that's it for now :)
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Postby jimmylegs » Sun Mar 20, 2011 7:27 am

as far as the RR thing goes, and sorry if this has previously been covered in this thread.. i haven't flipped back through...

anyway: one interesting observation in ms is that levels of a powerful antioxidant, uric acid, are low in relapse and high(er) in remission (still well below healthy ctrls). [note also that the ms relapse, average, remission AND healthy control levels for uric acid are ALL within the 'normal' range]

zinc is a big player in the urea cycle and low zinc goes with low uric acid. i used to have ms average uric acid status or lower, until i found and corrected my zinc deficiency. when i supplemented zinc, my uric acid shot up into near-healthy control levels. before that i had been eating high purine foods in hopes of elevating uric acid, but without understanding the zinc connection, i was just probably just overloading my system with ammonia.

zinc also modulates ATP activity. (rat study)
http://onlinelibrary.wiley.com/doi/10.1 ... 1/abstract
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Postby Bethr » Sun Mar 20, 2011 8:09 am

Just wanted to add in my thoughts about the ages ranges of onset you mention, and how there is a peak prior to 30 and then another after 40.

The peak age for childbirth is 30. I'm coming from the iron aspect.
Wouldn't childbirth lower iron levels for some period, creating a dip in the graph for those years in women, who of course dominate in MS and could skew the stats over men? Or do those ages apply to men as well?

Do we have any stats that are onset men vs women?
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Postby Leonard » Sun Mar 20, 2011 12:10 pm

The abstracts of the ISNVD Annual Meeting - Bologna, 14-15 marzo 2011 are on-line:

http://ccsvism.xoom.it/Convegno_ISNVD.html

and on this forum
http://www.thisisms.com/ftopict-15918.html Thank you cheer!!

Besides the neurological and vascular dimensions, there is now for the first time a presentation on the nutritional aspect as the cause of MS:

http://ccsvism.xoom.it/ISNVD/Abstract-Trapp.pdf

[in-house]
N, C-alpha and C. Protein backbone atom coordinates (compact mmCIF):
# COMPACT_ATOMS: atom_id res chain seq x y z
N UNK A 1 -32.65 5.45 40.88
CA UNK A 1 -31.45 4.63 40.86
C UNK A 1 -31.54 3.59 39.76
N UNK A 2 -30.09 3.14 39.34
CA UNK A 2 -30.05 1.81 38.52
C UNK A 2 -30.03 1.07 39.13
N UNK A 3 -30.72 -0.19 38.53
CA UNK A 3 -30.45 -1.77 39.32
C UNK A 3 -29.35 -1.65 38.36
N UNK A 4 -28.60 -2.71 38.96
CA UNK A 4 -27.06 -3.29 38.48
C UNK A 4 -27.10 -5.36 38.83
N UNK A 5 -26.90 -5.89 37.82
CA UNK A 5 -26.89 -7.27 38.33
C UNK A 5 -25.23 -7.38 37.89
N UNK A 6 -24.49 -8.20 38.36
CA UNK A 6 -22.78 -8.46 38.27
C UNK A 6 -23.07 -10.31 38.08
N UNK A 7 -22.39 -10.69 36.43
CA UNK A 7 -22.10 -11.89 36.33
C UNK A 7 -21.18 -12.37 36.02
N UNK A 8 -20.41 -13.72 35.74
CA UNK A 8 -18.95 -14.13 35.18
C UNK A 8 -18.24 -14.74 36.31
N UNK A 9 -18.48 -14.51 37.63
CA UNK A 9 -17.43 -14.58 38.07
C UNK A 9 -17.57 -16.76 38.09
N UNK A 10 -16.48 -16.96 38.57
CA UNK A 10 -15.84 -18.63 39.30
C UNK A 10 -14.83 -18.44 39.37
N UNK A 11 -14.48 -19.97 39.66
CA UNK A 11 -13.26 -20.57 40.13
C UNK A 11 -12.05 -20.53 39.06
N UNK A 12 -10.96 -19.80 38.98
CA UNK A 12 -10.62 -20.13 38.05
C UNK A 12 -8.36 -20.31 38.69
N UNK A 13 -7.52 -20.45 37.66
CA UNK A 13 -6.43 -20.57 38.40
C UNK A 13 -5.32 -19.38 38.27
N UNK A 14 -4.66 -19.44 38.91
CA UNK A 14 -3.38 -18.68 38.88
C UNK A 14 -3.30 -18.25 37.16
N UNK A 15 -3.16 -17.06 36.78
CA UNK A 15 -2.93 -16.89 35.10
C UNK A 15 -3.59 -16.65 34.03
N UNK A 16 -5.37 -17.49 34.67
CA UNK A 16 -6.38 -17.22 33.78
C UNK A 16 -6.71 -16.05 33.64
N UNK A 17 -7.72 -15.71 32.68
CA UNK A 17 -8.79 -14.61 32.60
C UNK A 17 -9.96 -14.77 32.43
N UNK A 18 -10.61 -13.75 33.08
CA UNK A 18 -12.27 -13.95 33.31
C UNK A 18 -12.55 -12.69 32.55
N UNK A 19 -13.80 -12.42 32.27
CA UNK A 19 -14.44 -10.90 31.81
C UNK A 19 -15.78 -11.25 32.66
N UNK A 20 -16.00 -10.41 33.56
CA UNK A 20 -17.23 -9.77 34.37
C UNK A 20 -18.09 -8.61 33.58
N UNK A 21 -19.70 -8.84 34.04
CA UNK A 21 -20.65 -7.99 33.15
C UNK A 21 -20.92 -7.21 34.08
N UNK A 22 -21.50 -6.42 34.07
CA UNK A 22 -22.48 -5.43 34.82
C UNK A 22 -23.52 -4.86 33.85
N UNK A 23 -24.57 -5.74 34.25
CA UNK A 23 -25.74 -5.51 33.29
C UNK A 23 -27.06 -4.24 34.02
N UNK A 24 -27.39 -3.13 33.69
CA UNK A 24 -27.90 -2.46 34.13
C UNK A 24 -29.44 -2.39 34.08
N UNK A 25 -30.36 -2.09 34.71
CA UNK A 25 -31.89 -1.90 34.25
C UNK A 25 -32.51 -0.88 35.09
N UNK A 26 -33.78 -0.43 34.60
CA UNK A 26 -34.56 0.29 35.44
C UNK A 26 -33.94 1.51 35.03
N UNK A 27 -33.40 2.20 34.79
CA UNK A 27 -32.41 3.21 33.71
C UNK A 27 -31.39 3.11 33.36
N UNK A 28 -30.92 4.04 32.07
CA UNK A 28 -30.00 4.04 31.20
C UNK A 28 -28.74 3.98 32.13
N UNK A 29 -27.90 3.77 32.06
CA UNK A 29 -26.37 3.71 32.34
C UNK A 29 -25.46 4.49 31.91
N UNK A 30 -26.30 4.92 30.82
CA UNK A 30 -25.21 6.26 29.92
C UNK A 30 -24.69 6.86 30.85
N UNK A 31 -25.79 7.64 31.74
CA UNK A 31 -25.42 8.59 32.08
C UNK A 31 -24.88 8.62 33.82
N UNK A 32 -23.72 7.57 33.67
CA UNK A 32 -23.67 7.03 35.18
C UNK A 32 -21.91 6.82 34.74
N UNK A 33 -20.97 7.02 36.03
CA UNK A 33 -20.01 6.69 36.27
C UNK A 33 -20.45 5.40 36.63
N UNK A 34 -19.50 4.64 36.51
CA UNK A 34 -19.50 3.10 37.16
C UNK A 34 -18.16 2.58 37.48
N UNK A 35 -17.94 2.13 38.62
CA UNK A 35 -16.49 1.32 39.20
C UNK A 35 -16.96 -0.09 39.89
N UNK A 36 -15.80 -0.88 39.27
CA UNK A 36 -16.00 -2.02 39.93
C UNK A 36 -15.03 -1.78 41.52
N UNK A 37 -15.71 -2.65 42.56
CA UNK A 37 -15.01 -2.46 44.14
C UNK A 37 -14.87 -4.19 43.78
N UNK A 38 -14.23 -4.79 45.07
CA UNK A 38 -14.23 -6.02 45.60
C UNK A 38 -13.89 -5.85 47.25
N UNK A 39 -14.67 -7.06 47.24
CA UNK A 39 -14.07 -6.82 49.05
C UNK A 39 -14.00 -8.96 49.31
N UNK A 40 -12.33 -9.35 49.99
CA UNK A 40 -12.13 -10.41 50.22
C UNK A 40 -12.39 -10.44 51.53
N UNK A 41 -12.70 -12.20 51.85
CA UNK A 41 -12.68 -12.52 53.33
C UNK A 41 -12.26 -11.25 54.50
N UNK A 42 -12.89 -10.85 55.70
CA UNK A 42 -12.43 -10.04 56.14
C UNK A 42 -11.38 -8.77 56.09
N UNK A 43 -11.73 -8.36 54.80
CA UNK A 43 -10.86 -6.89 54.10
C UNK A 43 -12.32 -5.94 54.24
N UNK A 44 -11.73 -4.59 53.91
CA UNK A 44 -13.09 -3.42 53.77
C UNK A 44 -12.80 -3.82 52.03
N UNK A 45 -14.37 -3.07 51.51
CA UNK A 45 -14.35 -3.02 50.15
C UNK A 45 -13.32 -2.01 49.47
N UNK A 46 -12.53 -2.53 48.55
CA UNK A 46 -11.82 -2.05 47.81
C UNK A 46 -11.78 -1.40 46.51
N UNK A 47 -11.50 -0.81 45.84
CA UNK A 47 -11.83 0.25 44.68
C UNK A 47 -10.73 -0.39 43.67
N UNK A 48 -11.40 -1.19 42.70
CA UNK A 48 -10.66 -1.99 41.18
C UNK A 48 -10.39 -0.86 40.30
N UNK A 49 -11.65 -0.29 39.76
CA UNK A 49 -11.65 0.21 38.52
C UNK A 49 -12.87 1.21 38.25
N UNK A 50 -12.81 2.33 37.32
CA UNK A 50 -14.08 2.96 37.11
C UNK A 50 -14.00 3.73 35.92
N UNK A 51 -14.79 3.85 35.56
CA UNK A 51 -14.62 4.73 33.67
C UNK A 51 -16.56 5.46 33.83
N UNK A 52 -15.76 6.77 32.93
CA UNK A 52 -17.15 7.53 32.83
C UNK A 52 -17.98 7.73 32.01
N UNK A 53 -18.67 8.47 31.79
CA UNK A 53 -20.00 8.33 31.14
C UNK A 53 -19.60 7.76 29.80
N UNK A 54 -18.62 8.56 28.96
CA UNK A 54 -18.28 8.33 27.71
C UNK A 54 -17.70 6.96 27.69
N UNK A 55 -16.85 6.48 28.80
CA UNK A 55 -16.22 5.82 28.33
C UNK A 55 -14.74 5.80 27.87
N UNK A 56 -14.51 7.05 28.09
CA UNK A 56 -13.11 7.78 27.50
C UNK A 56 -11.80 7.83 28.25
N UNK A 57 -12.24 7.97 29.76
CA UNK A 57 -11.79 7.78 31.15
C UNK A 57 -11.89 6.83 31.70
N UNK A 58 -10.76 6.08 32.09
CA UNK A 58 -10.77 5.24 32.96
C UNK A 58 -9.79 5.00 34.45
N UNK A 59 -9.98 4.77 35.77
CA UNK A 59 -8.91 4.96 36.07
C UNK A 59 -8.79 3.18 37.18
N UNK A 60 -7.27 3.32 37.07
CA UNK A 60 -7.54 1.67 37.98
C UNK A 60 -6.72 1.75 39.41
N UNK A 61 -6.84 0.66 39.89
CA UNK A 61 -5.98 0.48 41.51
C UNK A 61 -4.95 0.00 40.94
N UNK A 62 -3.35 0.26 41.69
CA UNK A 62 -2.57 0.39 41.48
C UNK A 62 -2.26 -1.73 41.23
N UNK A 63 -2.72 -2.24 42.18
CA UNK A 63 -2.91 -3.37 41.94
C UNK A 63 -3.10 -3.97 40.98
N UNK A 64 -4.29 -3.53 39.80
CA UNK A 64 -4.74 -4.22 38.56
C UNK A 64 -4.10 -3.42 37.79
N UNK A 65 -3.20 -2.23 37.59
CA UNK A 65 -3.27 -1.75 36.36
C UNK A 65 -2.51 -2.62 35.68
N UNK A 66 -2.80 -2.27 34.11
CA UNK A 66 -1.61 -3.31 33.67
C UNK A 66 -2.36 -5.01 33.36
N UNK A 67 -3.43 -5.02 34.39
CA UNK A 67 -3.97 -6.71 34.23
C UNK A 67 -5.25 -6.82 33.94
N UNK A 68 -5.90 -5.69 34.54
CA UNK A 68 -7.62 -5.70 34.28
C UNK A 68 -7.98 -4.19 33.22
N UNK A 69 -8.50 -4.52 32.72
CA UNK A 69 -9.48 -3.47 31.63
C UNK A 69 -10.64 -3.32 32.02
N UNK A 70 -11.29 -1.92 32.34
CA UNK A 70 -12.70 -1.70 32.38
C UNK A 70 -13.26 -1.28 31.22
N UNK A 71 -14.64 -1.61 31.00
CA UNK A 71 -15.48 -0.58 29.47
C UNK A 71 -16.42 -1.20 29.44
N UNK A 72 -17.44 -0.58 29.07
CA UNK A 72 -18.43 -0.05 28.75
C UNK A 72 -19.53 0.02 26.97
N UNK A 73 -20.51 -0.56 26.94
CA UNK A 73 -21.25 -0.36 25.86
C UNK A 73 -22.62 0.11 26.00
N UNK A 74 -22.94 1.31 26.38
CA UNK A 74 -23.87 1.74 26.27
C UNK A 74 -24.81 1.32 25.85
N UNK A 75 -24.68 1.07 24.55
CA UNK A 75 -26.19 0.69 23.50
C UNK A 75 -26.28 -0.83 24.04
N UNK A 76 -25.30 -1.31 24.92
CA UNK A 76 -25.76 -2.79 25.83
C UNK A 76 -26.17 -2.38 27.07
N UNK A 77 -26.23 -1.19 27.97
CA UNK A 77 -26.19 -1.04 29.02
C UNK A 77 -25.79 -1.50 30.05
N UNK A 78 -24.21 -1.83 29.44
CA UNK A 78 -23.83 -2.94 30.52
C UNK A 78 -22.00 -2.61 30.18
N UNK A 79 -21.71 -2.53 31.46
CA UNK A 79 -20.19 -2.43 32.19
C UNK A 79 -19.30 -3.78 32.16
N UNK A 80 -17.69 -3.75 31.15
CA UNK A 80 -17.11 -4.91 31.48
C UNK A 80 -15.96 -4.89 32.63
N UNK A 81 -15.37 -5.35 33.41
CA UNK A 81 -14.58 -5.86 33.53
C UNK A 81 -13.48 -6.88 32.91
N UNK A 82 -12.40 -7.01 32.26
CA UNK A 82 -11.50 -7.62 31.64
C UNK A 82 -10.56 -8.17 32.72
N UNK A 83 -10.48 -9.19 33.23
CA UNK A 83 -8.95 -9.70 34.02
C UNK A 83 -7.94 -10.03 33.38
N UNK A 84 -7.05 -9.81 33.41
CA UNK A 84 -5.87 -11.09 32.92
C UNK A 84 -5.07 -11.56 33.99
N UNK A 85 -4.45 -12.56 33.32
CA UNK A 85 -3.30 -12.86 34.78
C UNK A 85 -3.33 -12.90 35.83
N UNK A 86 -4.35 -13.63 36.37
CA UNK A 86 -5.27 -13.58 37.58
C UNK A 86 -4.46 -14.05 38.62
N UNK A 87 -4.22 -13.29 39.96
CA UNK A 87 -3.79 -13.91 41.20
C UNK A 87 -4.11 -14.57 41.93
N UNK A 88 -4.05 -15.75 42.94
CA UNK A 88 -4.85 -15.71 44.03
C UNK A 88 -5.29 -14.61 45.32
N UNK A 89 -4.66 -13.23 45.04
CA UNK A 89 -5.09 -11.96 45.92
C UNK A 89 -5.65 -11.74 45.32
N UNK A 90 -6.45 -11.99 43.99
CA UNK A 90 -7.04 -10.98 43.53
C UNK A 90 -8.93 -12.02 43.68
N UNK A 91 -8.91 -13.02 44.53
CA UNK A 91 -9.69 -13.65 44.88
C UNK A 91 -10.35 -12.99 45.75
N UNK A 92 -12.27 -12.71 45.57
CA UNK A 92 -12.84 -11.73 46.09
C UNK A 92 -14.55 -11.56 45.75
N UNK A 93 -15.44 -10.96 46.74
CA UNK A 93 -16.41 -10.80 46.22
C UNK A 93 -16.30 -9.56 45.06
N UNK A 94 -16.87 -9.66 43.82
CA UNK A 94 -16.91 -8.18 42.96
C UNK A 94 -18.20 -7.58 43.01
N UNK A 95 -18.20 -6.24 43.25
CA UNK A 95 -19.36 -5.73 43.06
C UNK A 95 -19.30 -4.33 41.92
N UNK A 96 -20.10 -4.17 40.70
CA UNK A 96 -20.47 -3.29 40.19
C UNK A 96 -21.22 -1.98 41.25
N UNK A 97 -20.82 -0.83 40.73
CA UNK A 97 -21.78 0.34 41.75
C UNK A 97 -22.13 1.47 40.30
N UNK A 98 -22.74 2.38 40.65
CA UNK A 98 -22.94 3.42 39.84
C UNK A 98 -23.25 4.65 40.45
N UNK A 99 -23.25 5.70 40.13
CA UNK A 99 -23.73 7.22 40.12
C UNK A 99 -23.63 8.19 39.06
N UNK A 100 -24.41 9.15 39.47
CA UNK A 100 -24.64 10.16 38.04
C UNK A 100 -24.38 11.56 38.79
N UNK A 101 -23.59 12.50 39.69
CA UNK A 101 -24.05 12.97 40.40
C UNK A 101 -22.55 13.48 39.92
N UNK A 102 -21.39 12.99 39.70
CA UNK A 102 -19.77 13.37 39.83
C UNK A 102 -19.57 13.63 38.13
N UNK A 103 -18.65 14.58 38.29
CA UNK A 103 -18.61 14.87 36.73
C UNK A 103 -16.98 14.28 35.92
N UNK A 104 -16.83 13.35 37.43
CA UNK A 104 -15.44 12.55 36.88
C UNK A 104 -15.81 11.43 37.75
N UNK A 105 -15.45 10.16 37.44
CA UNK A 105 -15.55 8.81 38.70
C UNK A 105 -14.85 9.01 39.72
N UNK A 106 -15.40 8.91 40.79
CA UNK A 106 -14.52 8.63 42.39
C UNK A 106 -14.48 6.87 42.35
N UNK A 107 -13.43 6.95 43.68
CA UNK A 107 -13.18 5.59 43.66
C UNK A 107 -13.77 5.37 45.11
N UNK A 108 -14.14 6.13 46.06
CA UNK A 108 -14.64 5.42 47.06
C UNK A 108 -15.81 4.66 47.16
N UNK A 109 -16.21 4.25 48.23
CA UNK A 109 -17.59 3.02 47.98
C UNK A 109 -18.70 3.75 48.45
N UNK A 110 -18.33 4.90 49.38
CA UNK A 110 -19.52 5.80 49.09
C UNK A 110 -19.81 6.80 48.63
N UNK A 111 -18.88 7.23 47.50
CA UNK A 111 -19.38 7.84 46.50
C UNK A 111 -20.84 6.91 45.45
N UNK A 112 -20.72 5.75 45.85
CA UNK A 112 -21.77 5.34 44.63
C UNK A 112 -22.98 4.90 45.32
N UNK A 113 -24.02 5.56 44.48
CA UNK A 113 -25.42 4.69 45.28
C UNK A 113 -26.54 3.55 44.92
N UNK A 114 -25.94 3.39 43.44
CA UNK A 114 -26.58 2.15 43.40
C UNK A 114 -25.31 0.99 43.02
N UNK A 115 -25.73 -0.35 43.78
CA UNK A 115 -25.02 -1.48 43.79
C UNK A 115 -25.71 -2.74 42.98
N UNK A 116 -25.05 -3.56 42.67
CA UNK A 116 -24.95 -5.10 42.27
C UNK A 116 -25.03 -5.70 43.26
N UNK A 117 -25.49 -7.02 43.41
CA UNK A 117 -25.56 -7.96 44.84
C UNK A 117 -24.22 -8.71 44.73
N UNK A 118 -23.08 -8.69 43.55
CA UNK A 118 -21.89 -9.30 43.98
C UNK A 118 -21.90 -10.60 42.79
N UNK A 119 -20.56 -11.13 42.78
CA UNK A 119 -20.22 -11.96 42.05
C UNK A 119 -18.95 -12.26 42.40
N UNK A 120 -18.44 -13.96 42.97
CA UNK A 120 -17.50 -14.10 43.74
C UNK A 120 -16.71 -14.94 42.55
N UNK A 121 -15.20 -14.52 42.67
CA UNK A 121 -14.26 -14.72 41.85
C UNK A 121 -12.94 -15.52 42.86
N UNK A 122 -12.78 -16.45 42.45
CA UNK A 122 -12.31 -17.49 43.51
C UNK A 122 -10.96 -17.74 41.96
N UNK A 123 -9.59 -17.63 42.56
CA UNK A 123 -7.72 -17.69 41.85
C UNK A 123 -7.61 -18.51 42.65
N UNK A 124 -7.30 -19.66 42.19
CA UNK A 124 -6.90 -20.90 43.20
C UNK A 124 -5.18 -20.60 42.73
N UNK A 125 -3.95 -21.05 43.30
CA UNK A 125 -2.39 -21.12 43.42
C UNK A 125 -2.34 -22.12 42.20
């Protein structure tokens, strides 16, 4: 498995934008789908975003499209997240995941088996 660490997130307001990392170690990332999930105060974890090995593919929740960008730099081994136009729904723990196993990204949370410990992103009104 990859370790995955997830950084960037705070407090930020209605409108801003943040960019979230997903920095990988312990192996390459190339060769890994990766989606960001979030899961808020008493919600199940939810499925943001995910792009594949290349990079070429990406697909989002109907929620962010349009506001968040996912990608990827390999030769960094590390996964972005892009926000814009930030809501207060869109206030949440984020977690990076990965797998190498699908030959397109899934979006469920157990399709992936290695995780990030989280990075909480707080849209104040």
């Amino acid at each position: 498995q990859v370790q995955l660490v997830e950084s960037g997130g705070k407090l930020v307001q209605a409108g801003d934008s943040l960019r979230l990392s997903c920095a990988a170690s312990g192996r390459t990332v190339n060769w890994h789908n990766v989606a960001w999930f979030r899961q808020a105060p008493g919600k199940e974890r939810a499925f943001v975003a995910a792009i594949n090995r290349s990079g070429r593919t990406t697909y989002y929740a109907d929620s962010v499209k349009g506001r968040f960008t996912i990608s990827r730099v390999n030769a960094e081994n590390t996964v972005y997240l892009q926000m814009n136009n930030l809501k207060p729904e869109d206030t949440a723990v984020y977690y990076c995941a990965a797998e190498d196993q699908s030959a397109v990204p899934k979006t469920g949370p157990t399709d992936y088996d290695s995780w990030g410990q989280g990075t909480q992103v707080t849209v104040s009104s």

And guess what, what we have been discovering here above is found in similar words in this abstract. I hope we are going to see a lot more on this in the near future, from the specialised micro-cellular doctors, that is the endocrinologists and the cardiologists. The latter because they seem to understand the Na/K and the Ca ion pumps better than anyone else.
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Postby Leonard » Sun Mar 20, 2011 12:20 pm

@jimmylegs thanks for all the information. I will study it in detail.

@ Bethr: thank you for your comment. You have a point that women who get children in their 30s may cause a dip in the graph. But in a statistical sense, you would expect the gap between the two peaks to be much shorter, years, not a decade. And they also get children in their 20s. Personally I do not think that this is enough to explain the two peaks. The calcification is more likely.
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Postby tara97 » Sun Mar 20, 2011 7:55 pm

I was thinking that the sodium potassium homeostasis is disrupted by prolonged elevation of cortisol also intertwined with the energy metabolism and later cortisol exhaustion or maybe that is why I went down into lupus. cortisol moves an equal number of sodium ions in /potassium out this alkalizing action supressed the immune system. my first attack I had hyperkalemia according to tests and hyper reflexia caused by this. my question is that arent my kidneys supposed to detect the potassium and then dump it to prevent alkalosis. if i have prolonged periods of elevated cortisol and become too alkaline then my immune system would be very compromised. I can either have hyperkalemia if for some reason my kidneys failed to do the job or I would start urinating alot, very clear waterlike urine dumping potassium and magnesium following. if this happens for too long cells become calcium loaded with a magnesium def. In my case the fourth time out of remission I had an adrenal crisis where I became cortisol exhausted I think when this happens I begin occilating between acidosis and alkalosis. at this point I had hypokalemia according to tests. but pH test strips indicated that I would swing between extemes.